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UK insurers set out criteria for vehicles to meet ‘automated’ definition

At its conference on self-driving vehicles in London yesterday, the UK’s Association of British Insurers (ABI) set out the minimum criteria for a vehicle’s autonomous systems to meet the Automated and Electric Vehicle Bill’s definition of an automated vehicle.

The bill defines an automated vehicle as “A vehicle that is designed or adapted to be capable, in at least some circumstances or situations, of safely driving itself, i.e. that it is operating in a mode in which it is not being controlled, and does not need to be monitored, by an individual”.

As the regular use of self-driving vehicles on UK roads gets closer, the country’s insurers have attempted to decide what a vehicle should be capable of doing to deserve the title ‘automated’. They are also calling for data on automated functionality to be available at an individual level, via its Vehicle Identification Number, recording what software version they are using.

The ABI proposes 10 key criteria required by a true automated vehicle:
1. Naming - clearly describes automated capability;
2. Law abiding - complies with UK traffic laws and the Highway Code;
3. Location specific - functionality is limited to specific types of roads or areas via geo-fencing;
4. Clear handover - transfer of driving control follows a clear ‘offer and confirm’ process;
5. Safe driving - vehicle can manage all reasonably expected situations by itself;
6. Unanticipated handover - adequate and appropriate notice must be given if the vehicle needs to unexpectedly hand back driving control;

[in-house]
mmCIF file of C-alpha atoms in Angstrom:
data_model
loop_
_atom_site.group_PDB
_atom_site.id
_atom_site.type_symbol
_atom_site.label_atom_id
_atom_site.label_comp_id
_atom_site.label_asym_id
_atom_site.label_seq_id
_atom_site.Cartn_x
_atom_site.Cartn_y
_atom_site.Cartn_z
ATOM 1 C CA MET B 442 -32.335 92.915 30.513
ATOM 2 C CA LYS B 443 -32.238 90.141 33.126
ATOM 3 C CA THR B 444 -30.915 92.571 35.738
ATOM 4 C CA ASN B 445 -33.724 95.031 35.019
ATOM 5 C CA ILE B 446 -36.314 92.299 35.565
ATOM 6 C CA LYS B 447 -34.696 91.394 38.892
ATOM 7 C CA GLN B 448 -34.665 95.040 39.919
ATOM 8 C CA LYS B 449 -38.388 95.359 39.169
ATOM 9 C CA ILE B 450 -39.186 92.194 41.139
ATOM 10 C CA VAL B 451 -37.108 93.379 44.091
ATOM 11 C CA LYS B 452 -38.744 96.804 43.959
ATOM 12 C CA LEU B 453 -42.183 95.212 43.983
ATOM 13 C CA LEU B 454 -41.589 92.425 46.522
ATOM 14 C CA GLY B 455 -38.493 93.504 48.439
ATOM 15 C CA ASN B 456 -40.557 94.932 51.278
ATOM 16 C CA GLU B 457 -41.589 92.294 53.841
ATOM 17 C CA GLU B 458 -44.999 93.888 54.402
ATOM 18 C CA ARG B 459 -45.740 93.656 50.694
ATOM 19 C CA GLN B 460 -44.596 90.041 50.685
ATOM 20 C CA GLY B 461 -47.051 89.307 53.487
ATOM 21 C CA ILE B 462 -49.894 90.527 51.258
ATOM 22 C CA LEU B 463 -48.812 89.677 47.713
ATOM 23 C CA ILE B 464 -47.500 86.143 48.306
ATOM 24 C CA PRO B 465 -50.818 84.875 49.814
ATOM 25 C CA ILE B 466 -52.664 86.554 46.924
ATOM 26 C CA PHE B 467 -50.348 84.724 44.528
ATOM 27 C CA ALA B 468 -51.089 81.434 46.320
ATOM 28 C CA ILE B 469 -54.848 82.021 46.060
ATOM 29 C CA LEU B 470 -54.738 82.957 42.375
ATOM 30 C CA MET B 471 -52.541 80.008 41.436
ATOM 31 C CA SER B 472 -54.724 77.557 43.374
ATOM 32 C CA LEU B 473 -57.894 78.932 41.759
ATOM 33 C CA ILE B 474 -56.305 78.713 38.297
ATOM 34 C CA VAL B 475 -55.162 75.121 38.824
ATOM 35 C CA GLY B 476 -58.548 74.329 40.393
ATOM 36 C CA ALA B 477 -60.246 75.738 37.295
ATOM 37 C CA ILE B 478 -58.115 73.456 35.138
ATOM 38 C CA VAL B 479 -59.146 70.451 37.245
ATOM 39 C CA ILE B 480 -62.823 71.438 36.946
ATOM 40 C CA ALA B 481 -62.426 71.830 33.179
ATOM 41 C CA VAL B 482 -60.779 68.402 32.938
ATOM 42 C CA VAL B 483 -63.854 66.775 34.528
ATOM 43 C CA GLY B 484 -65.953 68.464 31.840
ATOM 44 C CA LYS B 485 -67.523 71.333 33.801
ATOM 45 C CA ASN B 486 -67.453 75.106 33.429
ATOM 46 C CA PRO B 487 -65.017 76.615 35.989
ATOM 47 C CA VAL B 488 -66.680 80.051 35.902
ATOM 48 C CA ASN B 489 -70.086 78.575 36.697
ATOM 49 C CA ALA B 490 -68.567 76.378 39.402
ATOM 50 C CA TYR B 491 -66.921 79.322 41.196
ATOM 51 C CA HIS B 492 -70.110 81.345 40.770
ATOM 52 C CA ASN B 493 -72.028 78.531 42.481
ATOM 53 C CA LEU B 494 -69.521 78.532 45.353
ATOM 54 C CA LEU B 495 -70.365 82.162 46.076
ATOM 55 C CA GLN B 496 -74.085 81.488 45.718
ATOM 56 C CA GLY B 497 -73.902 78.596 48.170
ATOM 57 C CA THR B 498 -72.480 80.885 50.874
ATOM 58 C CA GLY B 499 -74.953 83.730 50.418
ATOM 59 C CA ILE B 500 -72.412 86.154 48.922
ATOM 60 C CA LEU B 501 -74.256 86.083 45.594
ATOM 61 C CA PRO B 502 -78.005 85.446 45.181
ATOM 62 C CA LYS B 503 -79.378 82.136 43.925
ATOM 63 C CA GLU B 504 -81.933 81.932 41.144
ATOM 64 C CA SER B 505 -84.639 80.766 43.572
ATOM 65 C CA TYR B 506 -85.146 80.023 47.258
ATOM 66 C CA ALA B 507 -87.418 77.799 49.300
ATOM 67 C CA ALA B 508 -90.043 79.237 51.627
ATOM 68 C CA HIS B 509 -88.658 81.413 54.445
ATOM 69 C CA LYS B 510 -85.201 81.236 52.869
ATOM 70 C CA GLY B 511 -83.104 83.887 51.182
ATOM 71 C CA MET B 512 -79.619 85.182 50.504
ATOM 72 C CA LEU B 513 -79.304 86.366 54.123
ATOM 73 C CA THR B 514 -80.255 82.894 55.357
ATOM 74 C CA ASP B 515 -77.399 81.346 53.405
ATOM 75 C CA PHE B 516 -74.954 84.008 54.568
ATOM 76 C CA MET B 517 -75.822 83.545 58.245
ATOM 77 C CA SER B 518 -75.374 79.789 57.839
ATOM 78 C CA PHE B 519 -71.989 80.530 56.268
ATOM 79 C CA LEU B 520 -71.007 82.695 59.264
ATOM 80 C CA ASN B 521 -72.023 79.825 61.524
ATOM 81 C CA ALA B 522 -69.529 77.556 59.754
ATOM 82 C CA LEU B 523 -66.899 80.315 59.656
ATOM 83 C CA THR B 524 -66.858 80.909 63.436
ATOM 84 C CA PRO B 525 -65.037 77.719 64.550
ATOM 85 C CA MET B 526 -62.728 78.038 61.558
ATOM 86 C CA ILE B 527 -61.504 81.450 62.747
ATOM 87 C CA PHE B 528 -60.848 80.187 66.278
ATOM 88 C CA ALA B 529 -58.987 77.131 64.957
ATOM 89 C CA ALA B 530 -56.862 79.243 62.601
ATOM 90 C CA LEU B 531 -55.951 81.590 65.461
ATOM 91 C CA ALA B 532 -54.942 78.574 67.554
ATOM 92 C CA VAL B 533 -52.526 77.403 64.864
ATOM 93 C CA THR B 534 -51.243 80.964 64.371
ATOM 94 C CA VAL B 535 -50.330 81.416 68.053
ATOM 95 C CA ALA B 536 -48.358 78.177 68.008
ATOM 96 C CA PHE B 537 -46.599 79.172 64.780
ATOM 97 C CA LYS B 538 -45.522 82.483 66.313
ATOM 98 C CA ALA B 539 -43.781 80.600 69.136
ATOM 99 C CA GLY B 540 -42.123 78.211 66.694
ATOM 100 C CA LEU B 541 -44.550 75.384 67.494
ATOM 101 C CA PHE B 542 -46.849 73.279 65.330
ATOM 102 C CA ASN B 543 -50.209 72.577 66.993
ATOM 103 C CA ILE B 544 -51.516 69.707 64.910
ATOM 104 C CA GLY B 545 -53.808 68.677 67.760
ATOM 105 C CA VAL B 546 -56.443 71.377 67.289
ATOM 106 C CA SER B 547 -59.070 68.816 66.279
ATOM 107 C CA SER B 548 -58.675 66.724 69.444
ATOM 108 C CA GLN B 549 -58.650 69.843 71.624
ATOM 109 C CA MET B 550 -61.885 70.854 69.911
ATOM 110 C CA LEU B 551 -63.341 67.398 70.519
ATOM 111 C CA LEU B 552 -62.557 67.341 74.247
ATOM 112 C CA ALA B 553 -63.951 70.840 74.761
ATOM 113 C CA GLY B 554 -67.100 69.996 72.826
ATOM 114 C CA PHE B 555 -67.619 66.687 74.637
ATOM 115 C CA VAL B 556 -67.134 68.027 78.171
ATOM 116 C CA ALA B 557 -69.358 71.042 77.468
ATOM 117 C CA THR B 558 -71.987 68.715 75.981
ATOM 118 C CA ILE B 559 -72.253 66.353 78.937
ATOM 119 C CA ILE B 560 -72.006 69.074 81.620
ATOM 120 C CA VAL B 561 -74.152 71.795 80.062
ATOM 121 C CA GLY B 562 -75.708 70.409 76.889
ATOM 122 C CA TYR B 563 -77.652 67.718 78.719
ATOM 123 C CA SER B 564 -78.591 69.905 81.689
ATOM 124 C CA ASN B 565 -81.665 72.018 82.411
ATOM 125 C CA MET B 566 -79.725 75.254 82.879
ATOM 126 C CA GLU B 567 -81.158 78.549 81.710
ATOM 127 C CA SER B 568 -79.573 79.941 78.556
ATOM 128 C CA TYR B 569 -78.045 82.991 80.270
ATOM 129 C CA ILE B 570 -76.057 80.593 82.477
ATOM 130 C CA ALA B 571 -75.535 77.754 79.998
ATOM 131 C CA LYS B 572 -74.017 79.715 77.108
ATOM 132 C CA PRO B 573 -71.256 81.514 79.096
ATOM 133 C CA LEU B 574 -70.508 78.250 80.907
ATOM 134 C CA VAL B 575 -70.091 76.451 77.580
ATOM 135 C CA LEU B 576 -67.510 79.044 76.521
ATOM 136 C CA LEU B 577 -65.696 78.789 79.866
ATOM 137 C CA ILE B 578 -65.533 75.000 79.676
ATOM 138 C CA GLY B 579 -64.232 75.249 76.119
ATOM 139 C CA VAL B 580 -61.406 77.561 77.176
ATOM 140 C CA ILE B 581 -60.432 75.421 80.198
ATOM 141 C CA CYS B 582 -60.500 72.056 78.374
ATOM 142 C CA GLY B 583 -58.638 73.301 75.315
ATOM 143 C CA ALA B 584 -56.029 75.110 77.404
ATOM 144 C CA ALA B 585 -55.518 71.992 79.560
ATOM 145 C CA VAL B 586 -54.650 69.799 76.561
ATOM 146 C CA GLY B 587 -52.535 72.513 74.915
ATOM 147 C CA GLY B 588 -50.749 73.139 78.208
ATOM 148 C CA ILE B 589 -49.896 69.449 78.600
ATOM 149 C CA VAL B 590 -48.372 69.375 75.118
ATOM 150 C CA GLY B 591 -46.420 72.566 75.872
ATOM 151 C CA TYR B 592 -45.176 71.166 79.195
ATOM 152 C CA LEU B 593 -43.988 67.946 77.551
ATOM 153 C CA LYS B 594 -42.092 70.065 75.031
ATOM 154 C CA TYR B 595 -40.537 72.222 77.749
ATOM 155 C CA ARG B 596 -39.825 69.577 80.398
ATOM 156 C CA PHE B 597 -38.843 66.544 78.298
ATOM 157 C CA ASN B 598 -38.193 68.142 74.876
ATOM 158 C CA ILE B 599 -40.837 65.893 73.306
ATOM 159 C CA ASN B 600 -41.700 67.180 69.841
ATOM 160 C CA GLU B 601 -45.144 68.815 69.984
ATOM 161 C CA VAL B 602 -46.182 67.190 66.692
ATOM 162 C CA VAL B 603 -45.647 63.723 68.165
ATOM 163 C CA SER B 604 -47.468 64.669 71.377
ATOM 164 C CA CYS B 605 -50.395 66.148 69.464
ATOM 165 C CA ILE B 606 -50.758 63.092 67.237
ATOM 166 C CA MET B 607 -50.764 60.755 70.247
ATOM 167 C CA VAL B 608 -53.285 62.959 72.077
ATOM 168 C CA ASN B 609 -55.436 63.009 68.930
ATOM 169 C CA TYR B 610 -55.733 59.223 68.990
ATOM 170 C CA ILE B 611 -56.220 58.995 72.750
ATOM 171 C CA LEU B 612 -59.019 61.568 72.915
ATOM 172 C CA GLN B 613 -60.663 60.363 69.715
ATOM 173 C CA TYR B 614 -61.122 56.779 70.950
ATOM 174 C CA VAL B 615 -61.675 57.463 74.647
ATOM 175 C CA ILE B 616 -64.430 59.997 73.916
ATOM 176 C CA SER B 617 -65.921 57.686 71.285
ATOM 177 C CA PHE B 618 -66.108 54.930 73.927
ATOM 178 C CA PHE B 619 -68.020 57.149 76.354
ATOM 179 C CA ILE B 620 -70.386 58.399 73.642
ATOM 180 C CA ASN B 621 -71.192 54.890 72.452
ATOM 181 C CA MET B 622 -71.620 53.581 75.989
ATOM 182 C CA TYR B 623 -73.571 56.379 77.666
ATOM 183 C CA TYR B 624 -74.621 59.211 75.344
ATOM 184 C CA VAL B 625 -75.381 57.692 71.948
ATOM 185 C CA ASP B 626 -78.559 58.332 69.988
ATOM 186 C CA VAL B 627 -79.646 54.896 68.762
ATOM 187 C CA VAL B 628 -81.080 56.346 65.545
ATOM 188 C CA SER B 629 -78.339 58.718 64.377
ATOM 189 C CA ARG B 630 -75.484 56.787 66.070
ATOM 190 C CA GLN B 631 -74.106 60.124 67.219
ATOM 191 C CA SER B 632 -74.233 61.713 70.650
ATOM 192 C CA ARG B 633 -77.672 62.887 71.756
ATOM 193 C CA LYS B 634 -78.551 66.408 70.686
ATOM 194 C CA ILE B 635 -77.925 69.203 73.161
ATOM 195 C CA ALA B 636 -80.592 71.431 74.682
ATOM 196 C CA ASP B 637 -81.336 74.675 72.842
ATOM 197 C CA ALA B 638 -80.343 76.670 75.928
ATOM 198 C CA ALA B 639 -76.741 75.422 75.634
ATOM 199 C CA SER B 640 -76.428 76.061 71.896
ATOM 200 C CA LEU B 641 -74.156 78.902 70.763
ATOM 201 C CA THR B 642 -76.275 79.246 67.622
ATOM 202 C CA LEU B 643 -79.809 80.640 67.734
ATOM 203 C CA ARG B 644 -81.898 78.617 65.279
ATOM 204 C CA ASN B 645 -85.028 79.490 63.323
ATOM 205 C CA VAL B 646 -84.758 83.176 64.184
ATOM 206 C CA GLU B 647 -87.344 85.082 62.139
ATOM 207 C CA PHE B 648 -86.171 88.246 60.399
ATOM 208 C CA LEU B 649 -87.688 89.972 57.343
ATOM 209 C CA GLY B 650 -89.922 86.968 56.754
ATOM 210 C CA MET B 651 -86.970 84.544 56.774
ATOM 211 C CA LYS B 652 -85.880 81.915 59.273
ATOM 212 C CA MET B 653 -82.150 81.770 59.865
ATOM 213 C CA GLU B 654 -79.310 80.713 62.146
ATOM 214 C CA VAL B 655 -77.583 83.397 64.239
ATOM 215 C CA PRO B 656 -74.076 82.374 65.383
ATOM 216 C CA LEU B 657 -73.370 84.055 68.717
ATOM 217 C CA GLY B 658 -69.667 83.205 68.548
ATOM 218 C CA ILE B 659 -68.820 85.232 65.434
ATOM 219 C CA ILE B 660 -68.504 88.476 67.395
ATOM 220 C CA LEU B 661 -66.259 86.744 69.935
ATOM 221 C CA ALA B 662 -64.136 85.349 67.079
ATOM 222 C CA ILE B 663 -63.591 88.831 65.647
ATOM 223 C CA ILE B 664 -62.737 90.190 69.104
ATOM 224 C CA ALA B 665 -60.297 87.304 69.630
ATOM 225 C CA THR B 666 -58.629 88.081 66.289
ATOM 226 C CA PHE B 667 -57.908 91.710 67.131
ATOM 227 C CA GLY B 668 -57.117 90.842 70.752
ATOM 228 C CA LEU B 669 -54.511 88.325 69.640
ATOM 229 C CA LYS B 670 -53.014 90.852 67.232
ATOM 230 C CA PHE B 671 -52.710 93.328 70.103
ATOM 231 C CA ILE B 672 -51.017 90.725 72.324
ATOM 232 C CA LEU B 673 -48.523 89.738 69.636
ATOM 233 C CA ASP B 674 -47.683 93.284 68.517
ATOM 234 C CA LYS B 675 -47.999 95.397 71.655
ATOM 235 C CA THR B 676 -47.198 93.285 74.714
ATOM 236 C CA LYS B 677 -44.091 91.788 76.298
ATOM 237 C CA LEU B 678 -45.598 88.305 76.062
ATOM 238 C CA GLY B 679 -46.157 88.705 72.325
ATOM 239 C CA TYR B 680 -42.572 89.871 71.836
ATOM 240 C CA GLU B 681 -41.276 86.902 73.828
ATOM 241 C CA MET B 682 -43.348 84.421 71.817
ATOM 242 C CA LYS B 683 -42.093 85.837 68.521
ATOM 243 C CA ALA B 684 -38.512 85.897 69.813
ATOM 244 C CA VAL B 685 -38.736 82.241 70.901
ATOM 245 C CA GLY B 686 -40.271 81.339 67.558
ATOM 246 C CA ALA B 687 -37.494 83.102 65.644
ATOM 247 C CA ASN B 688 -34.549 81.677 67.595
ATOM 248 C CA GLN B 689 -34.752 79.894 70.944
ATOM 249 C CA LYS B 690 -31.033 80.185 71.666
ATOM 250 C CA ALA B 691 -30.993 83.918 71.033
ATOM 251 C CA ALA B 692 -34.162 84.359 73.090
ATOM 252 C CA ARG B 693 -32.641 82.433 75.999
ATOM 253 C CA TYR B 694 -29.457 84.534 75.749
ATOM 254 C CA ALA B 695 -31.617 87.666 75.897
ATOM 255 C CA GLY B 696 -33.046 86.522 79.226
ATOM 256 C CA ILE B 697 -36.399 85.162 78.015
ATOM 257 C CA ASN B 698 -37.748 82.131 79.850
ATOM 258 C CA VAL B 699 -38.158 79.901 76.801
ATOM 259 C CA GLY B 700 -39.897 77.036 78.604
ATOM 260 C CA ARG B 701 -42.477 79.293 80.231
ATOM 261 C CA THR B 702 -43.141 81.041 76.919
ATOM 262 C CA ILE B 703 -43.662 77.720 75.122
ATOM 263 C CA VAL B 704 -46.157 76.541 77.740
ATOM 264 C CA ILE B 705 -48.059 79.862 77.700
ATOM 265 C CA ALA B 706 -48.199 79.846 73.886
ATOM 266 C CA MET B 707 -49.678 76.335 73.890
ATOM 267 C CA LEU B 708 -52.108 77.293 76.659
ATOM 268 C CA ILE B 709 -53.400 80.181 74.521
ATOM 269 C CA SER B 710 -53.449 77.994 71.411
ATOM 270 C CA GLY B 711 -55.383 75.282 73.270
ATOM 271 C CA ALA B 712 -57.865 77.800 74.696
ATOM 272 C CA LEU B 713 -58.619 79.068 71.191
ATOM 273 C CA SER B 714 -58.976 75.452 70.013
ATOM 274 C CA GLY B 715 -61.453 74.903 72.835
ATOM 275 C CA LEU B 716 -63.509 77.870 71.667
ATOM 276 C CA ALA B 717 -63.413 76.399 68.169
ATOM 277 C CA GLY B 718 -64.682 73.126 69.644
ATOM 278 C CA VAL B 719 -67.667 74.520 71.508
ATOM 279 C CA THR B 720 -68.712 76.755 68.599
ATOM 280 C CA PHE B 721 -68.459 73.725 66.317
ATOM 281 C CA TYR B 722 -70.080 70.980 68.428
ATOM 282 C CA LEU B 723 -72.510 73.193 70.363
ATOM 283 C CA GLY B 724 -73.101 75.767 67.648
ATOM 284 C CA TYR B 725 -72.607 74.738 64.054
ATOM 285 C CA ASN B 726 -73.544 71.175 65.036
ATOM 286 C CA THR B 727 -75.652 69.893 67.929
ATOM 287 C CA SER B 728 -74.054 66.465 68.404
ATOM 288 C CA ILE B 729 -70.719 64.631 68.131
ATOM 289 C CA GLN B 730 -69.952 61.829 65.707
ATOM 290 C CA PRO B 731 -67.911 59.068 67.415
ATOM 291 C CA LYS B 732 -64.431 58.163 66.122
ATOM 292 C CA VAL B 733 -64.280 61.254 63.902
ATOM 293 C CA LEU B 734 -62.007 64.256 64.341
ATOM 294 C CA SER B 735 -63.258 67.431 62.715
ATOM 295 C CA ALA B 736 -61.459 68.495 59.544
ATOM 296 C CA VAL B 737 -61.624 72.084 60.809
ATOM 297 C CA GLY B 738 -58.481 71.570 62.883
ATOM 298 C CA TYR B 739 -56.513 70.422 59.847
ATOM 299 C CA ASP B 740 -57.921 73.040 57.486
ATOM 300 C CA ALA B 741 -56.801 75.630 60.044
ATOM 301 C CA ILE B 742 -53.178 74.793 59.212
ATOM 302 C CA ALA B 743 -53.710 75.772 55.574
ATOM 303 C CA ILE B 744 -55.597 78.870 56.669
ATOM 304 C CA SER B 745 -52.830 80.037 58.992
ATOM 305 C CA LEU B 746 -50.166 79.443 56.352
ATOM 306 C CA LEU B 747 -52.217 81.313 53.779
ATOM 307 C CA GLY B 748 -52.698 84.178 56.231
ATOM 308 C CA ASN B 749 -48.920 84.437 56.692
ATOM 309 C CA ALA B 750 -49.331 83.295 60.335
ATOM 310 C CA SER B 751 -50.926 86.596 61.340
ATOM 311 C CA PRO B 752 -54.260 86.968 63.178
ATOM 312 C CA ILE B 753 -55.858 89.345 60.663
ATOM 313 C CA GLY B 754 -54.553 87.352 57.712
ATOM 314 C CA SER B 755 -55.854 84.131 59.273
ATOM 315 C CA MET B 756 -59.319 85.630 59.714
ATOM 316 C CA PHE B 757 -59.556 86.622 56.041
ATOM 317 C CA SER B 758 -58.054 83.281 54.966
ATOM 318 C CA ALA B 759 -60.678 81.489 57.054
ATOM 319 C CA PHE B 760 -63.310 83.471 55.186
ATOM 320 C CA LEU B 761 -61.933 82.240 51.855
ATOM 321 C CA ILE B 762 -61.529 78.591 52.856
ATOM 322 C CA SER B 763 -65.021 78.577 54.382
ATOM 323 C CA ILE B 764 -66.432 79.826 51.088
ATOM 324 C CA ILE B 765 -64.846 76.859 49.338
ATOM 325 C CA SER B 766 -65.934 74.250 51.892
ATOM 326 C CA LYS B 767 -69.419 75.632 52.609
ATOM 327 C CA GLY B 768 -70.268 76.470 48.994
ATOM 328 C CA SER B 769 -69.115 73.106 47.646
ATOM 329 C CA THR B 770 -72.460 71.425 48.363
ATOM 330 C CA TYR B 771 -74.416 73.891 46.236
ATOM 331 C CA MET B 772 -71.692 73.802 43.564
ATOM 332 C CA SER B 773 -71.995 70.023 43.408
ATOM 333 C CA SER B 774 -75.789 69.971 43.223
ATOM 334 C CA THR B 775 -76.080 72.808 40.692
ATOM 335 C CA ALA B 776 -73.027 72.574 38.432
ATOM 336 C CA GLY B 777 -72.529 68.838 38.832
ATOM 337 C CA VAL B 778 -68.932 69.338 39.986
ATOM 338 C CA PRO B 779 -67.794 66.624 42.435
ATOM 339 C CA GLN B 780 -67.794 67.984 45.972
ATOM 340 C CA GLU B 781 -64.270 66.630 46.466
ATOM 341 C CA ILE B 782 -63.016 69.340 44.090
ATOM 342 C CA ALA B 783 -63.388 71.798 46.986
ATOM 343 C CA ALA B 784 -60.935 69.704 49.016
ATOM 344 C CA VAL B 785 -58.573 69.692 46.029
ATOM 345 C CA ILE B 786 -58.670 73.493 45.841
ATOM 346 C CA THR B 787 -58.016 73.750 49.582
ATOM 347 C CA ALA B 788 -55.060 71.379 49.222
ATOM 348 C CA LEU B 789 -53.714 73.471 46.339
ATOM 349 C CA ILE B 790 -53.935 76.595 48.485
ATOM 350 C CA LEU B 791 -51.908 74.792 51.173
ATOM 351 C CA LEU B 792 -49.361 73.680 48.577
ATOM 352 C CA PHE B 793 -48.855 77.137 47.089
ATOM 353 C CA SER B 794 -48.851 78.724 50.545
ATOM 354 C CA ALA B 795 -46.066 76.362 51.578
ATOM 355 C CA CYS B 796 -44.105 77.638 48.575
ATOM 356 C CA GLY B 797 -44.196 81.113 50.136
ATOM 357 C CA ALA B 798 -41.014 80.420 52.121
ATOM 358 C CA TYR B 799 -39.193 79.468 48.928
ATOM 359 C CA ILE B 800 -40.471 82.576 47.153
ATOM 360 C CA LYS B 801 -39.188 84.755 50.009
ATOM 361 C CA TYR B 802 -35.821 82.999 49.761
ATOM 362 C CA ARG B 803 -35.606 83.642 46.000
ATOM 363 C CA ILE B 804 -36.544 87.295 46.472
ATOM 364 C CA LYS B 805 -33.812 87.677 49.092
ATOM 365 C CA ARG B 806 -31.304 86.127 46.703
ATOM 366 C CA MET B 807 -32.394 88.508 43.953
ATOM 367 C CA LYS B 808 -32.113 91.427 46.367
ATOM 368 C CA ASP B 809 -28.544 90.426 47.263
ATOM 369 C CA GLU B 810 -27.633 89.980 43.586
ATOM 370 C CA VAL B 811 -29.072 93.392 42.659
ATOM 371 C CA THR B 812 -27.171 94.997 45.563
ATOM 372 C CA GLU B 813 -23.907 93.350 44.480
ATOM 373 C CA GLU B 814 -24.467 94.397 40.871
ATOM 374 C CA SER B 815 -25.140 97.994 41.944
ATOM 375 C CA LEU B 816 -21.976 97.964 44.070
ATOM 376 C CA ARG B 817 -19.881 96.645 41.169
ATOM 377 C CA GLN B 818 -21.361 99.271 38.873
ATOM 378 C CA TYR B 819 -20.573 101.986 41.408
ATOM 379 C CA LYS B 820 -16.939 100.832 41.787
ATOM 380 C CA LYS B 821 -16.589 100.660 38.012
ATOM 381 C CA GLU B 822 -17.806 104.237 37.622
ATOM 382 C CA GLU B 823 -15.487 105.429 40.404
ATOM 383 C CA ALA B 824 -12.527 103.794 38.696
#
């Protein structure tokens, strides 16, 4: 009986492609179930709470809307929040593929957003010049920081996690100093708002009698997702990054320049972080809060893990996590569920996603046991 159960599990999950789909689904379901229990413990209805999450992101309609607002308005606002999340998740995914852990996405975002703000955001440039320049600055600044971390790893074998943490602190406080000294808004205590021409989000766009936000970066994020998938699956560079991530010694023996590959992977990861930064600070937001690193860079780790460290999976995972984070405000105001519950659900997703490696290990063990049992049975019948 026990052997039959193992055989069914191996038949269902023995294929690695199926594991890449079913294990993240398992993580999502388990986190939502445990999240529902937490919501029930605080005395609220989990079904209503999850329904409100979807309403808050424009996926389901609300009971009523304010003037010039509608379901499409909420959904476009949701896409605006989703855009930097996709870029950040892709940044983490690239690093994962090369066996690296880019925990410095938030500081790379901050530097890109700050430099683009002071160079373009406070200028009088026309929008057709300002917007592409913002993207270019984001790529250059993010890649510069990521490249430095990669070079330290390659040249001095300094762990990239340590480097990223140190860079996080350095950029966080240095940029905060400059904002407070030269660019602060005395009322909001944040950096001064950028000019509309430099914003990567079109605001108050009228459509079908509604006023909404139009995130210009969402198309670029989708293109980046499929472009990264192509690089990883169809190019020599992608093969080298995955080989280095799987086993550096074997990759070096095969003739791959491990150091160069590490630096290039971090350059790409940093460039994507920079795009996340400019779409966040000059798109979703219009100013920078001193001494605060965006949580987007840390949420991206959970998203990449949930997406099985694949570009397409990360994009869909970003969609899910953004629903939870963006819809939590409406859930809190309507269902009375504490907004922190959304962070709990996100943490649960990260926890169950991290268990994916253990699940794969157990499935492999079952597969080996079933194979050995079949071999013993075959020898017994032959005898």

7. Safe stop - vehicle executes an appropriate ‘safe stop’ if unable to continue or the driver does not take back control;
8. Emergency intervention - vehicles can avoid or prevent an accident by responding to an emergency;
9. Back-up systems - safeguards step in if any systems fail;
10. Accident data - record and report what systems were in use at the time of an accident.

“It is crucial that there is a clear definition of what constitutes an automated vehicle,” noted Matthew Avery, director of research at Thatcham Research. “Regulators and insurers require this to classify and insure vehicles appropriately, while consumers need to understand the capability of the vehicle and their own responsibilities. Consequently, a system that needs the driver to control or monitor the vehicle in any way cannot be classified as automated.”

Ben Howarth, senior policy adviser for motor and liability at the ABI, added, “Insurers want to see manufacturers being absolutely clear about how they describe their vehicles, and we think this checklist should be adopted across the industry to help give clarity to consumers.”

November 7, 2017

Written by Adam Frost

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